JUST days after Limerick joined Ireland in voting for marriage equality, local councillors have clashed over motions aimed at ending what one city-based representative described as “discriminatory, homophobic laws”.
Fine Gael and Fianna Fail councillors teamed up to vote down a motion seeking a repeal of the ban on blood donations from men who have had sex with other men, plus an end to laws which allow religious-run schools and hospitals to dismiss someone on the basis of their sexuality.
Fine Gael councillor Bill O’Donnell said he felt “boxed into a corner”, and suggested religious freedom would be taken away if the motion was passed.
The item - which would have seen council make a public call to Government - was backed by the Anti-Austerity Alliance (AAA) and Sinn Fein.
The motion’s author, Cllr Cian Prendiville, AAA, said: “There is still discriminatory, homophobic laws and there are a number of legal barriers for the LGBT community. We saw that society has moved on. The majority of people want a progressive, secular society.”
However, Cllr O’Donnell said: “Basically you want to take away religious freedom from people and I can’t buy that. The world of Islam has gone mad and you are here criticising Catholicism. I don’t know what to do here. It’s a double-edged sword.”
The comments led to an angry exchange, with Cllr Séighin Ó Ceallaigh saying the comprehensive victory for the Yes side “wasn’t just a victory for them, it was a victory for the whole country.”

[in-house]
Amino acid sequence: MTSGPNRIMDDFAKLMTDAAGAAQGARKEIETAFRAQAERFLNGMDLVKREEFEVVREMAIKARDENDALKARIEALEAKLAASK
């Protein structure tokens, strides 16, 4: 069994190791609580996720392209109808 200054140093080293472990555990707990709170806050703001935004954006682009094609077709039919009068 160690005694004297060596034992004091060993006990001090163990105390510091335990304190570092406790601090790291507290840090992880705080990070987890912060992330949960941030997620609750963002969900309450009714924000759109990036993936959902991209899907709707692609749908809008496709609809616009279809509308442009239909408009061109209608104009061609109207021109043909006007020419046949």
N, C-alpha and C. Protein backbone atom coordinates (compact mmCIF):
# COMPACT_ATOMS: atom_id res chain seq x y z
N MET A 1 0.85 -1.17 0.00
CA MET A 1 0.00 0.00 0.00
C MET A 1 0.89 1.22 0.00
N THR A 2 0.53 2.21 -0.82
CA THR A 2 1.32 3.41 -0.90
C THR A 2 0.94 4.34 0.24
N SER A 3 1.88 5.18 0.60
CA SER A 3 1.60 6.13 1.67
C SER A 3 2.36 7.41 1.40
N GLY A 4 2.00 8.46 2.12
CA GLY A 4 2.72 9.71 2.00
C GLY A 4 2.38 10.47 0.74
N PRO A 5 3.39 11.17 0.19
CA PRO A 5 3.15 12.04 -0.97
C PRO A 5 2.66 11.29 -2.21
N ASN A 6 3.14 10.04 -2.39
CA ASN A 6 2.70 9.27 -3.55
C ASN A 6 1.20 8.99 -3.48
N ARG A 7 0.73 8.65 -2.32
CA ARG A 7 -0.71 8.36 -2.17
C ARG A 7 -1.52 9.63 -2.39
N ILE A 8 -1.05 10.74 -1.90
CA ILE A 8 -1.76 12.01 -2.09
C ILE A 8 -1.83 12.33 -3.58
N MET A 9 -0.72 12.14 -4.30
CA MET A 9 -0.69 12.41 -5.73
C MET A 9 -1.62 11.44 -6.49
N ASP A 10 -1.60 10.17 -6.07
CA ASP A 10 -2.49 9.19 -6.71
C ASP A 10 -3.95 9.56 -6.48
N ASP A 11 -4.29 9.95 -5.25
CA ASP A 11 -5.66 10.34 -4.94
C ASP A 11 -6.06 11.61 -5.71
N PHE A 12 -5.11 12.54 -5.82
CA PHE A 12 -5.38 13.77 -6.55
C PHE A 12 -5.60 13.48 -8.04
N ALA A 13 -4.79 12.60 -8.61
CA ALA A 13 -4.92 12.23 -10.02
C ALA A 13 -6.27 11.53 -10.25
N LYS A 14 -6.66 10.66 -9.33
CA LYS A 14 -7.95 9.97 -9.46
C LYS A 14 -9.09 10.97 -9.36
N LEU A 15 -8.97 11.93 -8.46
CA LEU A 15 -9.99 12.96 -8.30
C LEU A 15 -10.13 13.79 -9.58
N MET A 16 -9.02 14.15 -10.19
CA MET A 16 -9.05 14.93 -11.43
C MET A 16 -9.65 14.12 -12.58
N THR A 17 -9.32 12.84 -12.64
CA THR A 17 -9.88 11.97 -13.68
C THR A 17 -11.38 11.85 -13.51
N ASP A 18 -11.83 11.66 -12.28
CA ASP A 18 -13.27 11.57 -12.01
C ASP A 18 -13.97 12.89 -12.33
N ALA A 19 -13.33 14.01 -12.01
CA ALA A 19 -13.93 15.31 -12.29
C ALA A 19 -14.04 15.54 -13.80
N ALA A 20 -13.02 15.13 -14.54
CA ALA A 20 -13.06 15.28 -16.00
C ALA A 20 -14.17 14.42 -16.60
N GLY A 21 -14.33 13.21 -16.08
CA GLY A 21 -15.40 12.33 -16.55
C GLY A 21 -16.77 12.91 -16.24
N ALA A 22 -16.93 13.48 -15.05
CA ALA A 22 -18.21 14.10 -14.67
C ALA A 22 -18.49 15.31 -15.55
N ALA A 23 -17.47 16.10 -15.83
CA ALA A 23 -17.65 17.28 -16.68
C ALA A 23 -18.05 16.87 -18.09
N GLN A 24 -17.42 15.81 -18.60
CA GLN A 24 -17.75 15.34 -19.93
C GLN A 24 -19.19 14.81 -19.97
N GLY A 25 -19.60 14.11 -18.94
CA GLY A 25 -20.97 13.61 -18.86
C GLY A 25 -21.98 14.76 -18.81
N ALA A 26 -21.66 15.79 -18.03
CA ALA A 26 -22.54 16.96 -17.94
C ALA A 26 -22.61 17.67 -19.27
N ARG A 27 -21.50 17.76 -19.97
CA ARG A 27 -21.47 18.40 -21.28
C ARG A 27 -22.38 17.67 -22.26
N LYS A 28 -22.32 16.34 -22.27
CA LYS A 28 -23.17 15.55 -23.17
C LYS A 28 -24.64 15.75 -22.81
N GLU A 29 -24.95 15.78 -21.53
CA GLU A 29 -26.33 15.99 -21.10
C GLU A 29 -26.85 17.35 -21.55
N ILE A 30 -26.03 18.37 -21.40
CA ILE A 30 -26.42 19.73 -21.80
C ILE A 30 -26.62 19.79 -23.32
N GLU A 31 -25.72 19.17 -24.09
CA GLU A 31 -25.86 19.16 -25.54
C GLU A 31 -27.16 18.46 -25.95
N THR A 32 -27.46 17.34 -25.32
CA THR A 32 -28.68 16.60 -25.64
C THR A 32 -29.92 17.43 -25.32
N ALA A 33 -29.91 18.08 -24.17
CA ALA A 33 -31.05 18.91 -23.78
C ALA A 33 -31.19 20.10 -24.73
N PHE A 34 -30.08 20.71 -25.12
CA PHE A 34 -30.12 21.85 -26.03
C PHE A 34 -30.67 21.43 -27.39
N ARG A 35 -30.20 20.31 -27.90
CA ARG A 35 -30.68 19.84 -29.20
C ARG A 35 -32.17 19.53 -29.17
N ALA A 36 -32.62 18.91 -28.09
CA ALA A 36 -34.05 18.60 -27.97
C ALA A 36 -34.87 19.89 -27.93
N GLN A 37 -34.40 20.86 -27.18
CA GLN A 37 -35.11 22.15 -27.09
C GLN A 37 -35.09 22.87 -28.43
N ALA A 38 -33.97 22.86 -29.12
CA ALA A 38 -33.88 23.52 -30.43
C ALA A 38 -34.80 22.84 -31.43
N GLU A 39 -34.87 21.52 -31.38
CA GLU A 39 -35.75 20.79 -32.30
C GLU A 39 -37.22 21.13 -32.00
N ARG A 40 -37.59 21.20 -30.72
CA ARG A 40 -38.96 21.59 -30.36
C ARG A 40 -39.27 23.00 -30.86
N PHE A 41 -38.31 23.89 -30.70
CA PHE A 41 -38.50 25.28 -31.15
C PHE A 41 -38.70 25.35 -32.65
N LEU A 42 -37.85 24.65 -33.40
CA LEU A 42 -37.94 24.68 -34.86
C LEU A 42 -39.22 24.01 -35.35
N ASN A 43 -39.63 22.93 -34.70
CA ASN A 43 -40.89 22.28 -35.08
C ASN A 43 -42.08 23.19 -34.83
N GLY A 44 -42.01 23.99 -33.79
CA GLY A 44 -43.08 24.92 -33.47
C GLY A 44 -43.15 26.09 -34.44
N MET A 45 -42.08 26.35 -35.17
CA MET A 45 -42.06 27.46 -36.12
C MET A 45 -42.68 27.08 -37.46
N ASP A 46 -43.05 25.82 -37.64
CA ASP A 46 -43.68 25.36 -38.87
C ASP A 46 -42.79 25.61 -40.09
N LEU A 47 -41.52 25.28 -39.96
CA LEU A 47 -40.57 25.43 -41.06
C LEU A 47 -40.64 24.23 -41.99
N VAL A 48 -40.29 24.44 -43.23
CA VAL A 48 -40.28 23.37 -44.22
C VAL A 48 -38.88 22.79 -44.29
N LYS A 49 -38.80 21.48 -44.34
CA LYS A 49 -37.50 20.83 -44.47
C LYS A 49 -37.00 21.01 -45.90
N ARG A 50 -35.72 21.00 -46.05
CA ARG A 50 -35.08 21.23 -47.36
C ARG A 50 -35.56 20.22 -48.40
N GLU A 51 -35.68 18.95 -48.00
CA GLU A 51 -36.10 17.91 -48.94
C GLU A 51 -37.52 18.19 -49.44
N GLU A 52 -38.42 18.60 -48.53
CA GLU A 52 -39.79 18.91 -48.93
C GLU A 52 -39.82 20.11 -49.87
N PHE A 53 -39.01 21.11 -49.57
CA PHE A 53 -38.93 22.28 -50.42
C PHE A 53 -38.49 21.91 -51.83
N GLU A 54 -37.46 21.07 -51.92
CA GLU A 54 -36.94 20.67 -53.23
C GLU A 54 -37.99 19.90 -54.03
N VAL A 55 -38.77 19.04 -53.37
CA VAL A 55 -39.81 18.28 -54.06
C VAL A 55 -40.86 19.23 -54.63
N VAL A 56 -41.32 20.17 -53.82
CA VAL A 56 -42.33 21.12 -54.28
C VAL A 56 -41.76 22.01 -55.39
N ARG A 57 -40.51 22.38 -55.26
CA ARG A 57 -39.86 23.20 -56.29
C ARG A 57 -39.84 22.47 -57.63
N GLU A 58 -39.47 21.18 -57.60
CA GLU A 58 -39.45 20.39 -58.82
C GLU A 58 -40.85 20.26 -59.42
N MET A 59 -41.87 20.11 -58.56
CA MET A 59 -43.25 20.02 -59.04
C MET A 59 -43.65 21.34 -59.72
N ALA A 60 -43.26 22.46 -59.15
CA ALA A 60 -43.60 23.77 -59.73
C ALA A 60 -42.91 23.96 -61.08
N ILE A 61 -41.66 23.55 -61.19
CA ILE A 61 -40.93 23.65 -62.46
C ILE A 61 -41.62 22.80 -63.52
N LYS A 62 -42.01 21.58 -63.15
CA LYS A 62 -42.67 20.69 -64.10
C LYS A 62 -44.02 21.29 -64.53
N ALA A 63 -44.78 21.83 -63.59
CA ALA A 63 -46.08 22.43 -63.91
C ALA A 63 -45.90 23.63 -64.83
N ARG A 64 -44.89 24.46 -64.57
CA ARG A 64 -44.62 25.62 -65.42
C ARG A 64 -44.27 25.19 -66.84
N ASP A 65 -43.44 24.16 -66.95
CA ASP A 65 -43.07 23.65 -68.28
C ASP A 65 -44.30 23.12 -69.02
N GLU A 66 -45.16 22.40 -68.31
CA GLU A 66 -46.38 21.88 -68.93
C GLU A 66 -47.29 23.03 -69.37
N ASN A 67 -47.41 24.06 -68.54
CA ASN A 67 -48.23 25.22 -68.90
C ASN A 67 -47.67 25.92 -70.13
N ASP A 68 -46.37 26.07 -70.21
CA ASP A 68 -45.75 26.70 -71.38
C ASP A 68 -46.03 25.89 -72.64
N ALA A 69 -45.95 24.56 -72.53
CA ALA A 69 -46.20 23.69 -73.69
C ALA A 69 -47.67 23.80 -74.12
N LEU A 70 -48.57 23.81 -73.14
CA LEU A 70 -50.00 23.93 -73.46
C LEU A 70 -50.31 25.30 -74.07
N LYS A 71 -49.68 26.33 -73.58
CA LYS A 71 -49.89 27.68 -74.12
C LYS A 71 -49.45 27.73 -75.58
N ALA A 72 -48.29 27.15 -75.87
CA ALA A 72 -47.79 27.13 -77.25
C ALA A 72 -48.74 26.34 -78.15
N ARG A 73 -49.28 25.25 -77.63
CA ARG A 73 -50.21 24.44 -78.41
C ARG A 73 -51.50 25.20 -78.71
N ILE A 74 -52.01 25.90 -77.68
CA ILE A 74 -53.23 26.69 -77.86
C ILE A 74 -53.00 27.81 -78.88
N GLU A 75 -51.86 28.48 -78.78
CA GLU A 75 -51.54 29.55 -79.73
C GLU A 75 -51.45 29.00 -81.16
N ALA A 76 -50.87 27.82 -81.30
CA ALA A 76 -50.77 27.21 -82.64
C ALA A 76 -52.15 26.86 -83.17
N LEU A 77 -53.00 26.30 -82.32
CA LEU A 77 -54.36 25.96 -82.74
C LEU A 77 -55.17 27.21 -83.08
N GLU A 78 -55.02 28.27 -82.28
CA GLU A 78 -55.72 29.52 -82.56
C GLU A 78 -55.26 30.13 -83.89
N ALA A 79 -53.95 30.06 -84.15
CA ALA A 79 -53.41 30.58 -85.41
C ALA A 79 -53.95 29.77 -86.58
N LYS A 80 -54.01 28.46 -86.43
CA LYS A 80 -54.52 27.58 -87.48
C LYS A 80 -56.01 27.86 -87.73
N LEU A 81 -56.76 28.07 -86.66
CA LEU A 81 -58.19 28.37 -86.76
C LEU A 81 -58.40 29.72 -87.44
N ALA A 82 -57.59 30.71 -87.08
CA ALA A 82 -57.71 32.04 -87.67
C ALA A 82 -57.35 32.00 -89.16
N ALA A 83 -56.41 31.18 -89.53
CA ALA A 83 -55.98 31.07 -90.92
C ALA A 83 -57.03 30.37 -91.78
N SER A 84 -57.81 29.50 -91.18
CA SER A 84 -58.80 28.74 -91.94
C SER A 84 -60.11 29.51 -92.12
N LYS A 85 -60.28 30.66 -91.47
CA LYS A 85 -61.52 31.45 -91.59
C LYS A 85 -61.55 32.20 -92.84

“If you want to go to church and preach homophobic hate against the community, off you go,” he said.
He added that the Bruff-based councillor and the Fine Gael party have been “iffy” about supporting the motion and asked: “Are you saying it’s okay to be homophobic?”
However, in a bid to restore some calm to the debate, Fine Gael leader, councillor John Sheahan said: “We don’t want homophobia in Ireland and that is really the essence of your motion and we can rework that in the statement. But you don’t thank the Government for moving the referendum which won overwhelmingly last Friday.”
Cllr Prendiville said: “You could start by changing the laws. I am totally in favour of freedom of religion and that is a right. Men who have slept with men should be the same as women who have slept with a man.”
A roll-call vote of councillors was tied at eight apiece.
Deputy Mayor Joe Crowley’s casting vote was academic, as the motion did not achieve an overall majority.